Recently, there’s been a lot of buzz about the “Metaverse,” a virtual world created by Meta that’s in the embryonic stages. Though it seems as if we’ve been hearing about the transformative power of virtual reality for years without our lives actually being transformed, some pundits think this new stab at it might hit the mark, especially in health care and drug development. However, as with any stab, it might hit a vital organ, too.
The Metaverse (of which Meta’s version is just one of a potential multitude of virtual spaces) is envisioned as a virtual world accessed through VR or augmented reality goggles or glasses. Here, users can engage in social activities, commerce, gaming and many of the other things they’d do in the real world.1 Researchers are already using similar virtual experiences to design new drug compounds; after donning VR goggles and holding two controllers, the scientist can actually walk inside a drug molecule or view a neuron’s receptors as they interact with a drug, sparking new ideas on how to improve or tweak a pharmaceutical agent.2
As is the case with many current innovations, the engine that’ll run the Metaverse is artificial intelligence. “The kinds of experiences that you’ll have in the Metaverse are beyond what is possible today,” says Mark Zuckerberg, co-founder and CEO of Meta Platforms. “... and the key to unlocking a lot of these is advances in AI.”3
However, as we put our faith in AI to enable us to build these VR worlds and develop new drug compounds, we have to remember that AI is a double-edged sword—or, more specifically, a “dual-use” one, according to an article from Nature Machine Intelligence.4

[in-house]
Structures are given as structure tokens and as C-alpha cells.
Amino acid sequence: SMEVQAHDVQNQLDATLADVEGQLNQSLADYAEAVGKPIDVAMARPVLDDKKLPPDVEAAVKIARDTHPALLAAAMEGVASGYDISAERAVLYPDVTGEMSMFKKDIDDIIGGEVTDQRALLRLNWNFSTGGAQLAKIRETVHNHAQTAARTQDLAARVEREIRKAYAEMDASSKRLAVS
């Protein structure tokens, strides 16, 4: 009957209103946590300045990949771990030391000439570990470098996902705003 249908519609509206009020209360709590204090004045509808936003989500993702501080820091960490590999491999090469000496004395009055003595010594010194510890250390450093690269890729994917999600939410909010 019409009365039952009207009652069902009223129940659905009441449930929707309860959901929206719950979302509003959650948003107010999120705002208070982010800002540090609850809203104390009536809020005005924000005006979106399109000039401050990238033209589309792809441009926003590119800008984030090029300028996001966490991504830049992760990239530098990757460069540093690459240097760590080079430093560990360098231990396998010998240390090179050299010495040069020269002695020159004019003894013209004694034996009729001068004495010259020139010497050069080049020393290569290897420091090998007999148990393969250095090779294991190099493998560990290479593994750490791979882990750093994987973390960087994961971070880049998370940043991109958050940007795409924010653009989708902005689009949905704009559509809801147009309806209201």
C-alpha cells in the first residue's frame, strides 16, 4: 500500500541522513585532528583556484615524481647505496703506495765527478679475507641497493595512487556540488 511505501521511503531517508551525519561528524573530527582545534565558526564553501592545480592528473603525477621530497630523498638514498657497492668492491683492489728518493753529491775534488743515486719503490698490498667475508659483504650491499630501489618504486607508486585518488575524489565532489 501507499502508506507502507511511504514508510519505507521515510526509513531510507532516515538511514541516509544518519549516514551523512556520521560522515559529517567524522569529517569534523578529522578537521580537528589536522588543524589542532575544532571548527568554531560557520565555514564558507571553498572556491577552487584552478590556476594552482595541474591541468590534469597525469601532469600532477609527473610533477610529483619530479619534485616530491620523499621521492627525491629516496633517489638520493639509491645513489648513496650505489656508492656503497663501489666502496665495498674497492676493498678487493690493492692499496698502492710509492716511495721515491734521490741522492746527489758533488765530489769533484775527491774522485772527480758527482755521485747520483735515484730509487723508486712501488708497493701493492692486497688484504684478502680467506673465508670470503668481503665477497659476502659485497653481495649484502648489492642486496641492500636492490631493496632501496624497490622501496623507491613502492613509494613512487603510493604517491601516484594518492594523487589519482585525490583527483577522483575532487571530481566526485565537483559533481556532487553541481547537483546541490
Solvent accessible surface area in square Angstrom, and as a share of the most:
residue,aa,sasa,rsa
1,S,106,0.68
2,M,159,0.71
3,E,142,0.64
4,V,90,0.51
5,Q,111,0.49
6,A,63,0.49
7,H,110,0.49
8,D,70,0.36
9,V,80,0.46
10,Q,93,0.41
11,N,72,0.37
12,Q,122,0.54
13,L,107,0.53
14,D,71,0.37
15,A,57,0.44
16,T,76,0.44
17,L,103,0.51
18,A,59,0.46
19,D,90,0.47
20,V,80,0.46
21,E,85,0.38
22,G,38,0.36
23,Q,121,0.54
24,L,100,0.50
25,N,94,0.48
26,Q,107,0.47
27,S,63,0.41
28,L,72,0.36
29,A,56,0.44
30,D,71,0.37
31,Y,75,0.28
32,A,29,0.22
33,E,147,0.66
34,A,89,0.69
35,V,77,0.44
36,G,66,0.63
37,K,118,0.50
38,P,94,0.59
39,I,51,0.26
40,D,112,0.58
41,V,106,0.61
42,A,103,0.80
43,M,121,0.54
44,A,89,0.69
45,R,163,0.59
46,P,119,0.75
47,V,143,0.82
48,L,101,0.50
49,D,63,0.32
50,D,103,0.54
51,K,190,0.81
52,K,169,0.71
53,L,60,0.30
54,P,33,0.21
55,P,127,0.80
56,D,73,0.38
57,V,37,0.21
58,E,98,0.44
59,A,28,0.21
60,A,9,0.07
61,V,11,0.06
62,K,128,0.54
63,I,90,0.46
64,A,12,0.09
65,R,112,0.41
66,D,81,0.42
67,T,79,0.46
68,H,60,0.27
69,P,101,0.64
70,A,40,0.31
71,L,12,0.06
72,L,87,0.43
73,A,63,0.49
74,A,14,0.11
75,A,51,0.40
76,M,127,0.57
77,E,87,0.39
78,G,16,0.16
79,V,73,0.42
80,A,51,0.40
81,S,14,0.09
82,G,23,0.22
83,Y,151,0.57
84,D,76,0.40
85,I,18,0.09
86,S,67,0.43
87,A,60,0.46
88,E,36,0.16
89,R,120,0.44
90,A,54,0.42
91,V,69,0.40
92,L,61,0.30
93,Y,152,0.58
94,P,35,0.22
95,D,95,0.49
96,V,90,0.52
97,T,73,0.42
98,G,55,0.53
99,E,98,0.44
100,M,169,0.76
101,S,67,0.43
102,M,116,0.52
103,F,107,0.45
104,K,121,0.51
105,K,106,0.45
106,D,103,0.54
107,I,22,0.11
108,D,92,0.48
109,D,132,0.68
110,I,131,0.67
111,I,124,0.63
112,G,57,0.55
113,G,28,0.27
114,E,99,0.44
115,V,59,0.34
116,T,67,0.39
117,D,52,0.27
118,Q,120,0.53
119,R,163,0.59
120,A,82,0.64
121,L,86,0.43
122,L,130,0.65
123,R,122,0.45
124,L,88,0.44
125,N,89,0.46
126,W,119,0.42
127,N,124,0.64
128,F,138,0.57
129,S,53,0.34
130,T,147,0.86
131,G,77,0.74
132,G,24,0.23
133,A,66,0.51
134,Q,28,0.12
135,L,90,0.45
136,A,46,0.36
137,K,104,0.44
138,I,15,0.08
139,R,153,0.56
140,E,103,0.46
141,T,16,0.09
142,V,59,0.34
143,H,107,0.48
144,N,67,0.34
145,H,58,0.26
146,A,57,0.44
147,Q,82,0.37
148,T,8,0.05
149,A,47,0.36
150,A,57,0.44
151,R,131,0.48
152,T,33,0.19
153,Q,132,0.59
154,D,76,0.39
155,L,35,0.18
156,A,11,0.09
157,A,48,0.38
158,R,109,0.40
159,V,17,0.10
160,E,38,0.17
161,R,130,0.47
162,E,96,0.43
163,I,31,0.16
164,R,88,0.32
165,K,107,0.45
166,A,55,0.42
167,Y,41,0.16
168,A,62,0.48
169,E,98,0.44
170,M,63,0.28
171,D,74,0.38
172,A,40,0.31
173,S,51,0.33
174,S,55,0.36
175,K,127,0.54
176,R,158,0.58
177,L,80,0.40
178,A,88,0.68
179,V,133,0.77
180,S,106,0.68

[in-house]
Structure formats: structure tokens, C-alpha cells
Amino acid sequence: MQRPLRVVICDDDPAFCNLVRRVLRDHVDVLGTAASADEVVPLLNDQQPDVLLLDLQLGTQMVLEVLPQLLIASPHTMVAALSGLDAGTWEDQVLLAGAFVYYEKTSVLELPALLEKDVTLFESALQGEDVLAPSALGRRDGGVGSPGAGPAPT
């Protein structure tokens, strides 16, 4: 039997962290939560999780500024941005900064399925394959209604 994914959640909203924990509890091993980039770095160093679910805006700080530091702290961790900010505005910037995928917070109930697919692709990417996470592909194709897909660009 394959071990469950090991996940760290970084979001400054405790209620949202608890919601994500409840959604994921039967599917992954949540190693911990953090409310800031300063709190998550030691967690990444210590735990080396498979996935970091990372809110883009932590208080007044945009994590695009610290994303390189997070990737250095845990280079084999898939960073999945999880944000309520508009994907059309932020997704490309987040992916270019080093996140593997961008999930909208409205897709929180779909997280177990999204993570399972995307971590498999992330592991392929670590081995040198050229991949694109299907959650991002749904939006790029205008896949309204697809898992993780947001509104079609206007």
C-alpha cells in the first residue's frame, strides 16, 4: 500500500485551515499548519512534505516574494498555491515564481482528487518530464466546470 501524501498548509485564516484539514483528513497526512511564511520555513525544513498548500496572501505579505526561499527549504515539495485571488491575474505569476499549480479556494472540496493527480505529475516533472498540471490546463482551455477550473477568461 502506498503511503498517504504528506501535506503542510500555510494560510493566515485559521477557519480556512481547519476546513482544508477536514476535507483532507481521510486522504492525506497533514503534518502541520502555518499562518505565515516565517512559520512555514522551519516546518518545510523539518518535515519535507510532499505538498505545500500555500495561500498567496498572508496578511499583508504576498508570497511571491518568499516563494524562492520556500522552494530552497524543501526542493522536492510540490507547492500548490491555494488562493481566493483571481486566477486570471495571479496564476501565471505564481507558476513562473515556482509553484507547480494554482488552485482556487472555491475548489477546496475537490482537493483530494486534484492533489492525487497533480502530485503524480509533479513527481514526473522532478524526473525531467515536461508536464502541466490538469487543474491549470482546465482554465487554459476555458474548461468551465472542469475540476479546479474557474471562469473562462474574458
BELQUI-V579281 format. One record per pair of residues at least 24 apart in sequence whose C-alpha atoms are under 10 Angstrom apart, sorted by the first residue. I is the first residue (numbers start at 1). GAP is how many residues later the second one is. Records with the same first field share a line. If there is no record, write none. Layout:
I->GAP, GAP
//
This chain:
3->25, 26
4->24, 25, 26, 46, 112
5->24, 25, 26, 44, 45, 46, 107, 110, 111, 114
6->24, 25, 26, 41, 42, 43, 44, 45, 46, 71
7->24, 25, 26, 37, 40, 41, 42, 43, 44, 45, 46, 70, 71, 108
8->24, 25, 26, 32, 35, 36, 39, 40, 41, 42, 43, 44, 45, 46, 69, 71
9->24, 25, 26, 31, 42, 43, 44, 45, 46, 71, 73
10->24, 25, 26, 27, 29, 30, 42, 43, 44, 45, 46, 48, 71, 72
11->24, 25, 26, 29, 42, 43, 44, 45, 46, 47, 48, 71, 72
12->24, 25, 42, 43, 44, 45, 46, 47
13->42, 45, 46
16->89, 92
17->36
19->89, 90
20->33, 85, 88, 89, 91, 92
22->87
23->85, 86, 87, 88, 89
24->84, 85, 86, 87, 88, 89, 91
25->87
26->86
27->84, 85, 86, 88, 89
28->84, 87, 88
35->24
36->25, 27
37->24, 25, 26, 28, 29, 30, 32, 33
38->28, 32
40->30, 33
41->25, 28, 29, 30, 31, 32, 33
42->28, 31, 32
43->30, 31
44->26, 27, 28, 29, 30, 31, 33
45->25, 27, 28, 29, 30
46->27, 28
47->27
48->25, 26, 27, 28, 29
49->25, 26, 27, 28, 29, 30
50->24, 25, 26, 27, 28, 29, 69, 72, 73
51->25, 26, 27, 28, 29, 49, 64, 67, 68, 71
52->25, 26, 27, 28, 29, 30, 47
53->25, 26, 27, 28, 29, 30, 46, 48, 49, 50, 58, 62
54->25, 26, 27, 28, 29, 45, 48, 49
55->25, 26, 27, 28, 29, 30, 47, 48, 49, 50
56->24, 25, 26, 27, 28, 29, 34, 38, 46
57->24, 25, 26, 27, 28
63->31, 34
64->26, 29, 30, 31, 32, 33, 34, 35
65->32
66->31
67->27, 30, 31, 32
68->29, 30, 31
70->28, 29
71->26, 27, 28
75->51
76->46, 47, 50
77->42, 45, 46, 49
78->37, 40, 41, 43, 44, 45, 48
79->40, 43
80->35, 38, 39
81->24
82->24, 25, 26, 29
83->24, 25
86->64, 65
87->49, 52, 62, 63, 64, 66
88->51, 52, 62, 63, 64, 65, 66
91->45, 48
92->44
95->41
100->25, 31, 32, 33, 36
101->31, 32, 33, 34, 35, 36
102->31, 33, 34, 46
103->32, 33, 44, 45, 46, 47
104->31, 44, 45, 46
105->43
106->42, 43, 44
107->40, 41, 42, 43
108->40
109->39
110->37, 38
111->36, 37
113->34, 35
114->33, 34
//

In the article, researchers used an AI molecule generator called MegaSyn to simulate drug molecules that “reward both toxicity and bioactivity,” instead of penalizing the former and rewarding the latter, as is done normally. Within six hours, MegaSyn had generated 40,000 molecules as lethal as the infamous nerve agent VX (a few grains kill a human), as well as many new ones that were projected to be even deadlier than current chemical warfare agents. The researchers were justifiably startled, and called MegaSyn’s work a “wake-up call.”
“By going as close as we dared, we have still crossed a grey moral boundary,” the authors said, “demonstrating that it is possible to design virtual potential toxic molecules without much in the way of effort, time or computational resources.”
Let’s hope researchers heed this warning and step into the Metaverse with care and humility.
— Walter Bethke
Editor in Chief
1. Yang D, Zhou J, Chen R, et al. Expert consensus on the metaverse in medicine. Clinical eHealth 2022;5;1-9. https://doi.org/10.1016/j.ceh.2022.02.001
2. MIT Professional Education News. https://professional.mit.edu/news/articles/virtual-reality-puts-drug-researchers-inside-molecules-they-study. Accessed March 23, 2022.
3. Meta Video. Inside the lab: Building for the metaverse with AI. YouTube. https://www.youtube.com/.watch?v=9mDRlN7auOo. Accessed March 23, 2022.
4. Urbina F, Lentzos F, Ivernizzi C, et al. Dual use of artificial-intelligence-powered drug discovery. Nat Mach Intell 2022;4:189–191. https://doi.org/10.1038/s42256-022-00465-9. Accessed March 23, 2022